It must be kind of annoying to be popular for certain things and yet to want to be more than just those things. It’s the band with monster hits that would rather play their new, introspective songs instead of decades-old singles.
Crowds can understand that artists evolve. Thus they will tolerate those new songs that never quite reach the peak of the old stuff so long as the artistic indulgences don’t break the unspoken covenant made at the moment of ticket purchase: the band is going to play the hits.
If that agreement is violated, well, then you have something like Depth Perception.
As first proudly displayed in The Fourth Phase (to the dismay of all viewers), Travis Rice has aspirations to be a philosopher. Which, great. You reach the peak of a sport and you want something more. Maybe you always wanted something more. Maybe you knew from the beginning that your real calling was finding the meaning of life and that you just needed some way to pay rent, and you happened to be good at snowboarding so you did it. After all, it was clear that you weren’t in snowboarding for all the reasons as everyone else, as evidenced by your repeated shunnings of snowboard competition.
But then you made some movies that were filled with flat-out incredible snowboarding. Yes, we admit that you did it a little differently than the traditional snowboarding films. You wanted yours to be more epic and artful. And they were, both That’s It, That’s All and The Art of Flight. Still, they were really fun and, as just mentioned, there was incredible snowboarding which had to mean that huge, huge tricks were included because part of incredible snowboarding is throwing massive tricks. Like oh-my-god-I-can’t-believe-he-did-that-did-he-really-just-do-that tricks.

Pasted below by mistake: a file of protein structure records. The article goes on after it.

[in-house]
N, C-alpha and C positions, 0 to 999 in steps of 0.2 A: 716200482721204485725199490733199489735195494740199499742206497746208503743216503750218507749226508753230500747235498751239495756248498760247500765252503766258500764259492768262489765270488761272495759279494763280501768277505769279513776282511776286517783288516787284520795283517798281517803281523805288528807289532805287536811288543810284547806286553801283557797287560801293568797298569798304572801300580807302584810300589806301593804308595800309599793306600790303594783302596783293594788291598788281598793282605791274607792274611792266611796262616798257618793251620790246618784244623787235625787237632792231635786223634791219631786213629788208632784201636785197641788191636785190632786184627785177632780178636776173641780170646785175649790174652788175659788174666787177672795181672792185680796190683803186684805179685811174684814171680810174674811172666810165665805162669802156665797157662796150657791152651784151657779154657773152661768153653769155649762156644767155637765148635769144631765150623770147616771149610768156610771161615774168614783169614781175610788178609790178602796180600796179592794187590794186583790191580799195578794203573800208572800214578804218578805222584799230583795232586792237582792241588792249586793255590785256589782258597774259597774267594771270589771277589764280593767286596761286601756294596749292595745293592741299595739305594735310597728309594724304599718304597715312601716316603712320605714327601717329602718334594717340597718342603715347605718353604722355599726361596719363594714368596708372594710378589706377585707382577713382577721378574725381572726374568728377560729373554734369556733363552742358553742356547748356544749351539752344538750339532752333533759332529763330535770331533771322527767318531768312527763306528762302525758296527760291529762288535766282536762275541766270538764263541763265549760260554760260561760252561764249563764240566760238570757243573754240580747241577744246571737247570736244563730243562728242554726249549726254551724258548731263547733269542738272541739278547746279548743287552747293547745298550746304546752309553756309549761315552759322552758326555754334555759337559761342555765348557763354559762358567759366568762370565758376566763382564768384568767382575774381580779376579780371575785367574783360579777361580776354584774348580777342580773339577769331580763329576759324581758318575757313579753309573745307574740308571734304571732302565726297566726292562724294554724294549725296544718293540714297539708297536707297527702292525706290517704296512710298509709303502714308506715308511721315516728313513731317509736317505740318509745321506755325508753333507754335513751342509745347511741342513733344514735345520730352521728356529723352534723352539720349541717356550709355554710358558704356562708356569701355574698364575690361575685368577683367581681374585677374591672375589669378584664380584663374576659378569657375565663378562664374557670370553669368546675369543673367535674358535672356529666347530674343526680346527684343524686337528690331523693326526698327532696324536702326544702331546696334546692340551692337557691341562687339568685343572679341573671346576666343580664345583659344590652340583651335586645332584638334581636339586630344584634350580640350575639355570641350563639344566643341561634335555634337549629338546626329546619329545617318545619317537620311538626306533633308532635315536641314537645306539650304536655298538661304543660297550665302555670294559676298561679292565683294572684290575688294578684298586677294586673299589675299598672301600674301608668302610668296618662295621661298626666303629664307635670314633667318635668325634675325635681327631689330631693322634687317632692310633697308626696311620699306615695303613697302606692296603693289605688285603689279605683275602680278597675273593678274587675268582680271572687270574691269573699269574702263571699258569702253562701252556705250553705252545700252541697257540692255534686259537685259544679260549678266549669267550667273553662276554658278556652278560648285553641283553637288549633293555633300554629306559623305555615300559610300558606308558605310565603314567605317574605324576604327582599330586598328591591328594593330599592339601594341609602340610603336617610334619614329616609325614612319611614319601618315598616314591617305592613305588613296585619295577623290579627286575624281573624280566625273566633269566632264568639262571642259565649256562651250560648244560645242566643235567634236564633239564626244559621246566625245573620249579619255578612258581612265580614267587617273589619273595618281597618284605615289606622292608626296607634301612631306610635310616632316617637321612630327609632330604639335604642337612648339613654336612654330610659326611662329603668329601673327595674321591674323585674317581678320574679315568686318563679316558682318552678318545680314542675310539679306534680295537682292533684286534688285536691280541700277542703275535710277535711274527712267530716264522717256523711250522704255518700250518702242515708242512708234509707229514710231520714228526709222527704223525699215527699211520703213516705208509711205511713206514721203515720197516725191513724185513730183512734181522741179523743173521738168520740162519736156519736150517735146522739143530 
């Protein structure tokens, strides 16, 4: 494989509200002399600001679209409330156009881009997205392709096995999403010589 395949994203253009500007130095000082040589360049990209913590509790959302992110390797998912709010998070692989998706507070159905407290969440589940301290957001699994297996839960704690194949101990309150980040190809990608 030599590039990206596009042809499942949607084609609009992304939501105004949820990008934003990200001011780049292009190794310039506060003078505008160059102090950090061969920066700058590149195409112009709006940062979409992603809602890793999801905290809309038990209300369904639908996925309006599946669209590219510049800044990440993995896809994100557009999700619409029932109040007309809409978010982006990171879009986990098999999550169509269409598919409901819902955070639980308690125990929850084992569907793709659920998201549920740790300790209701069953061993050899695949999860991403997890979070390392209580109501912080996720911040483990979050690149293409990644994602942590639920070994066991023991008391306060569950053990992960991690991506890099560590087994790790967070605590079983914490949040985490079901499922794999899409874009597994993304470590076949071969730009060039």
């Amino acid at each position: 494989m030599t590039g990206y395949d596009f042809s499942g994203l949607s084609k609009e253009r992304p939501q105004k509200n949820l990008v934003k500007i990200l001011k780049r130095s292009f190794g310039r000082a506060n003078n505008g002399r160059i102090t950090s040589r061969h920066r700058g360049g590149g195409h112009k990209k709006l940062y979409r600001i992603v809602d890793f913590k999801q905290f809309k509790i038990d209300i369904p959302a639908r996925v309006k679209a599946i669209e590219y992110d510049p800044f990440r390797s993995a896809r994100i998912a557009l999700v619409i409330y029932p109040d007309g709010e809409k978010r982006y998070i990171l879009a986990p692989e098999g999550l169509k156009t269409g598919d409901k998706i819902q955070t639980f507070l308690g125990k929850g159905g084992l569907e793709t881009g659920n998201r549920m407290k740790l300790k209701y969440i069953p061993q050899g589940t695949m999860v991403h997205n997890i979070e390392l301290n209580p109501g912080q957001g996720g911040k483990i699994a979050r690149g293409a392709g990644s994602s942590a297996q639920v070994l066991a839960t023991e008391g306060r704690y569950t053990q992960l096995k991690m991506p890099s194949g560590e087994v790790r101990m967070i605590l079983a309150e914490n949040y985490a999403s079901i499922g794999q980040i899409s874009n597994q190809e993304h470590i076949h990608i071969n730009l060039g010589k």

So go ahead and have your movie narrated by a tree. Go ahead and do some occasionally cool Wes Andersonesque interludes. And go ahead and talk about nature in ways that would make a strung out pothead blush. Just make sure you give us the tricks.
We are standing here reluctantly cheering for an encore in hopes that maybe, just maybe, if the band comes out for one more song, that song will be the song they should have played an hour ago. But we know it’s hopeless. For a reason that’s still unclear, we are never hearing those songs, and in the case of Depth Perception, we are never seeing those tricks.